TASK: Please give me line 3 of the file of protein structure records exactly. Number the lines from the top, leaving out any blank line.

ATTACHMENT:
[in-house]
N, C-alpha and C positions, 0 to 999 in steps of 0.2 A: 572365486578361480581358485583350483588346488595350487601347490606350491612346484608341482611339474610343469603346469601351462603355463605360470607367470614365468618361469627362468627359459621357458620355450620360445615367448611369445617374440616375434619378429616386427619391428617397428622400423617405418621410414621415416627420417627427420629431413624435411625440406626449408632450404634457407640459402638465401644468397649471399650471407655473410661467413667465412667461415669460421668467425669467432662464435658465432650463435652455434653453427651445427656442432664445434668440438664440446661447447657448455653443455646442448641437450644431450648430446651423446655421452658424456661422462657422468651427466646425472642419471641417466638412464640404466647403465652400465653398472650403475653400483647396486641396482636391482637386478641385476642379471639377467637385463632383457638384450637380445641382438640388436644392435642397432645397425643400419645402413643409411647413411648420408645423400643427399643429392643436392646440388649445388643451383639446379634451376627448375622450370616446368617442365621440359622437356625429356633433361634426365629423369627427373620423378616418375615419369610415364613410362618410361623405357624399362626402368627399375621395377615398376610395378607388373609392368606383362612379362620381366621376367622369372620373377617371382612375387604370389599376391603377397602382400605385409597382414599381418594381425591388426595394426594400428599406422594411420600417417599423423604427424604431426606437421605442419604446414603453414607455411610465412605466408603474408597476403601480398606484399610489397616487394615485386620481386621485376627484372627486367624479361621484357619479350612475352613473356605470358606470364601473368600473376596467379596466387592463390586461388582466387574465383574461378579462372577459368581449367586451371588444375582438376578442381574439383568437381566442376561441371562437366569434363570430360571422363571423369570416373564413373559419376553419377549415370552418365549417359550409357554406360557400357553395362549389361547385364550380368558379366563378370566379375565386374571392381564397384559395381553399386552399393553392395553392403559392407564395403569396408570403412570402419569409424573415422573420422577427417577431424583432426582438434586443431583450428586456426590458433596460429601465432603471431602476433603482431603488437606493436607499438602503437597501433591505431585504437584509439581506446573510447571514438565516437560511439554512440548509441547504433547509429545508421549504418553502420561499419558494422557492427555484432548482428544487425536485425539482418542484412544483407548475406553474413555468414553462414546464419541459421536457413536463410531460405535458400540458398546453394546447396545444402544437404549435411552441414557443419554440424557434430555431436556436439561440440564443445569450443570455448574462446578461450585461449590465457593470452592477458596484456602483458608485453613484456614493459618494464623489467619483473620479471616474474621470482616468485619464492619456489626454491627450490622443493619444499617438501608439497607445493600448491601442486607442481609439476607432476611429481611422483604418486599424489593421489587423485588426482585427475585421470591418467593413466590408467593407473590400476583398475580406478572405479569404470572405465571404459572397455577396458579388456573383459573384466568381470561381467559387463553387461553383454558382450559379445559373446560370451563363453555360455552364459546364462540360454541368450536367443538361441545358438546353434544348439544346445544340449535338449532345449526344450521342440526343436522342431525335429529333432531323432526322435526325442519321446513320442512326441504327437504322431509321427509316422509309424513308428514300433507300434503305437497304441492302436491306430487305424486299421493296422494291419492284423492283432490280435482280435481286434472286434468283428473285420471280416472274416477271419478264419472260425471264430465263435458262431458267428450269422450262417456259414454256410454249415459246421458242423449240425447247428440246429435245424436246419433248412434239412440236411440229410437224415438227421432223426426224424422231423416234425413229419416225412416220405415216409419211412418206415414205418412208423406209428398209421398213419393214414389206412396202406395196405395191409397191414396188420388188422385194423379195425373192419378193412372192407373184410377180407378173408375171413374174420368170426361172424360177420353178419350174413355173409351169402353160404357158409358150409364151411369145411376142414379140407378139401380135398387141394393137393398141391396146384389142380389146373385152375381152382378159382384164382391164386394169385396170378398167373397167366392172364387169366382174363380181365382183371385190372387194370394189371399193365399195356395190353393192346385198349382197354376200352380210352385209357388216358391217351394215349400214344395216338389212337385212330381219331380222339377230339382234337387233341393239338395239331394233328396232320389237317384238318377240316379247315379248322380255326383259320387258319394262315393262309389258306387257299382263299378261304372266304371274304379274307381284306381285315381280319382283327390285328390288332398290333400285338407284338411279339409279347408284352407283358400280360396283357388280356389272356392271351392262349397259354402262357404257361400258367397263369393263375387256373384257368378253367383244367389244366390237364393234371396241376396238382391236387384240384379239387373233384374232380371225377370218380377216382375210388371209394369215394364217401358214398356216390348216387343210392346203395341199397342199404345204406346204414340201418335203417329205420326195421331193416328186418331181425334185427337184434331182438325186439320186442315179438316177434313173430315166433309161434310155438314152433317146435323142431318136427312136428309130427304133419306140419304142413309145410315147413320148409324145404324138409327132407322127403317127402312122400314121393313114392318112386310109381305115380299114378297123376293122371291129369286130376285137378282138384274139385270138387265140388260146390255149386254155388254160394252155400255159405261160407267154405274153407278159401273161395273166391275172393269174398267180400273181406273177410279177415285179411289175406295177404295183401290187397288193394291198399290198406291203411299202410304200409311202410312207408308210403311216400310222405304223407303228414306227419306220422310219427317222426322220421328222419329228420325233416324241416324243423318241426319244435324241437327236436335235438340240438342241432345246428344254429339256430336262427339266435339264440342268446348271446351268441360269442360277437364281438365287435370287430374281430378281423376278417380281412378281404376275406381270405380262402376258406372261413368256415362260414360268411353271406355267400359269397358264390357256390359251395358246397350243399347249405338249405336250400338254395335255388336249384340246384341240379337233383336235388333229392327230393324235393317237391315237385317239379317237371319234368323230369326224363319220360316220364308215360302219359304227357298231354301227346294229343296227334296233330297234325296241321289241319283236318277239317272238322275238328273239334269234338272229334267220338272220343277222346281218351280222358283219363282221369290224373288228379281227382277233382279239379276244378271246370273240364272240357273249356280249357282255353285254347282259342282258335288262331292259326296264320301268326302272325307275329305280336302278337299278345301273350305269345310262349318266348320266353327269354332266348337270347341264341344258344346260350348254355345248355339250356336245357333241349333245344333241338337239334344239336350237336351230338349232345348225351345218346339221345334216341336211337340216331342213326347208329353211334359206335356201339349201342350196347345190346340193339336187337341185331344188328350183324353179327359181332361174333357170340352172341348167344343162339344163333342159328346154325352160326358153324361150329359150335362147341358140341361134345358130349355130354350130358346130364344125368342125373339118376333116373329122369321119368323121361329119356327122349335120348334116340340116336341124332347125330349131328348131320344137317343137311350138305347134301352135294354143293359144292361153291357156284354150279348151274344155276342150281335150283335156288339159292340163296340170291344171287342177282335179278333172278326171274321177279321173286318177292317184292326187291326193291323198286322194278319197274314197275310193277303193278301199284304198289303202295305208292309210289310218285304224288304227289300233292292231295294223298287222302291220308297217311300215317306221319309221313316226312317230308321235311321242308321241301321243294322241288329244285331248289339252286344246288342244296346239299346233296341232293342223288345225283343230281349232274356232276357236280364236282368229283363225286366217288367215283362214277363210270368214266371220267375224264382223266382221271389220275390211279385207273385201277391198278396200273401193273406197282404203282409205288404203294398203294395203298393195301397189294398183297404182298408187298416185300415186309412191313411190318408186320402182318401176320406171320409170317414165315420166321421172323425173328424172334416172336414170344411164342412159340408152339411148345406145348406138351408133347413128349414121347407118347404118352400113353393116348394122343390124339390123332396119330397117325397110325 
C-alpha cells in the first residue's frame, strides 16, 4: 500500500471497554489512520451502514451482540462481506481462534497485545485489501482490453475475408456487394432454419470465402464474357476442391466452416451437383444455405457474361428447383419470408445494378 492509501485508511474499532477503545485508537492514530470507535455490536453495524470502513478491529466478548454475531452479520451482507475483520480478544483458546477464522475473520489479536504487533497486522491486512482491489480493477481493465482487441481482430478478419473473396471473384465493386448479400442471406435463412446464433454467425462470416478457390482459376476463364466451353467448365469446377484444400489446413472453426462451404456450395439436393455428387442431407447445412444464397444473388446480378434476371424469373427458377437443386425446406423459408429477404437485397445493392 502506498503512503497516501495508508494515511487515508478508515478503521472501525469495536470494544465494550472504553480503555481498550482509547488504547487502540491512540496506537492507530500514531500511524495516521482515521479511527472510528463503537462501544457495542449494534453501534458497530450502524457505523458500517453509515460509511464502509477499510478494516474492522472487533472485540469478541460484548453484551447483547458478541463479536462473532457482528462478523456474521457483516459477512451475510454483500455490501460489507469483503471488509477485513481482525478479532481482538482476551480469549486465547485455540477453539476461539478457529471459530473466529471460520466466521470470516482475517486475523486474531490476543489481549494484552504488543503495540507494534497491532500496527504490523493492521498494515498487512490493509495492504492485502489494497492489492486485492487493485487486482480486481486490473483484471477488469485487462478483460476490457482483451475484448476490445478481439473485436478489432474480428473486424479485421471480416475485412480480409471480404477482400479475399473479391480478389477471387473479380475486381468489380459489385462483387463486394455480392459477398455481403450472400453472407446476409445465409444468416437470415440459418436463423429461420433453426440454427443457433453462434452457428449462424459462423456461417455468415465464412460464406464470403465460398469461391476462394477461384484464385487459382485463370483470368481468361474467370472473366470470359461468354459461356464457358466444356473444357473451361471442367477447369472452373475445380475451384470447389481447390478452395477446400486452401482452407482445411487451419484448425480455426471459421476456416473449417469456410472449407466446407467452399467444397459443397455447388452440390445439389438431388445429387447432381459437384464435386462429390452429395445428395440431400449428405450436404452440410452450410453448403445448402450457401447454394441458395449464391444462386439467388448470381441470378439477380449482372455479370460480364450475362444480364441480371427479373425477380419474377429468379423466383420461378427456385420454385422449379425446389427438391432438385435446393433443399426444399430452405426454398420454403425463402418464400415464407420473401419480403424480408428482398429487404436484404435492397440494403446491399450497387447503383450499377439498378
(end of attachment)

C-alpha cells in the first residue's frame, strides 16, 4: 500500500471497554489512520451502514451482540462481506481462534497485545485489501482490453475475408456487394432454419470465402464474357476442391466452416451437383444455405457474361428447383419470408445494378 492509501485508511474499532477503545485508537492514530470507535455490536453495524470502513478491529466478548454475531452479520451482507475483520480478544483458546477464522475473520489479536504487533497486522491486512482491489480493477481493465482487441481482430478478419473473396471473384465493386448479400442471406435463412446464433454467425462470416478457390482459376476463364466451353467448365469446377484444400489446413472453426462451404456450395439436393455428387442431407447445412444464397444473388446480378434476371424469373427458377437443386425446406423459408429477404437485397445493392 502506498503512503497516501495508508494515511487515508478508515478503521472501525469495536470494544465494550472504553480503555481498550482509547488504547487502540491512540496506537492507530500514531500511524495516521482515521479511527472510528463503537462501544457495542449494534453501534458497530450502524457505523458500517453509515460509511464502509477499510478494516474492522472487533472485540469478541460484548453484551447483547458478541463479536462473532457482528462478523456474521457483516459477512451475510454483500455490501460489507469483503471488509477485513481482525478479532481482538482476551480469549486465547485455540477453539476461539478457529471459530473466529471460520466466521470470516482475517486475523486474531490476543489481549494484552504488543503495540507494534497491532500496527504490523493492521498494515498487512490493509495492504492485502489494497492489492486485492487493485487486482480486481486490473483484471477488469485487462478483460476490457482483451475484448476490445478481439473485436478489432474480428473486424479485421471480416475485412480480409471480404477482400479475399473479391480478389477471387473479380475486381468489380459489385462483387463486394455480392459477398455481403450472400453472407446476409445465409444468416437470415440459418436463423429461420433453426440454427443457433453462434452457428449462424459462423456461417455468415465464412460464406464470403465460398469461391476462394477461384484464385487459382485463370483470368481468361474467370472473366470470359461468354459461356464457358466444356473444357473451361471442367477447369472452373475445380475451384470447389481447390478452395477446400486452401482452407482445411487451419484448425480455426471459421476456416473449417469456410472449407466446407467452399467444397459443397455447388452440390445439389438431388445429387447432381459437384464435386462429390452429395445428395440431400449428405450436404452440410452450410453448403445448402450457401447454394441458395449464391444462386439467388448470381441470378439477380449482372455479370460480364450475362444480364441480371427479373425477380419474377429468379423466383420461378427456385420454385422449379425446389427438391432438385435446393433443399426444399430452405426454398420454403425463402418464400415464407420473401419480403424480408428482398429487404436484404435492397440494403446491399450497387447503383450499377439498378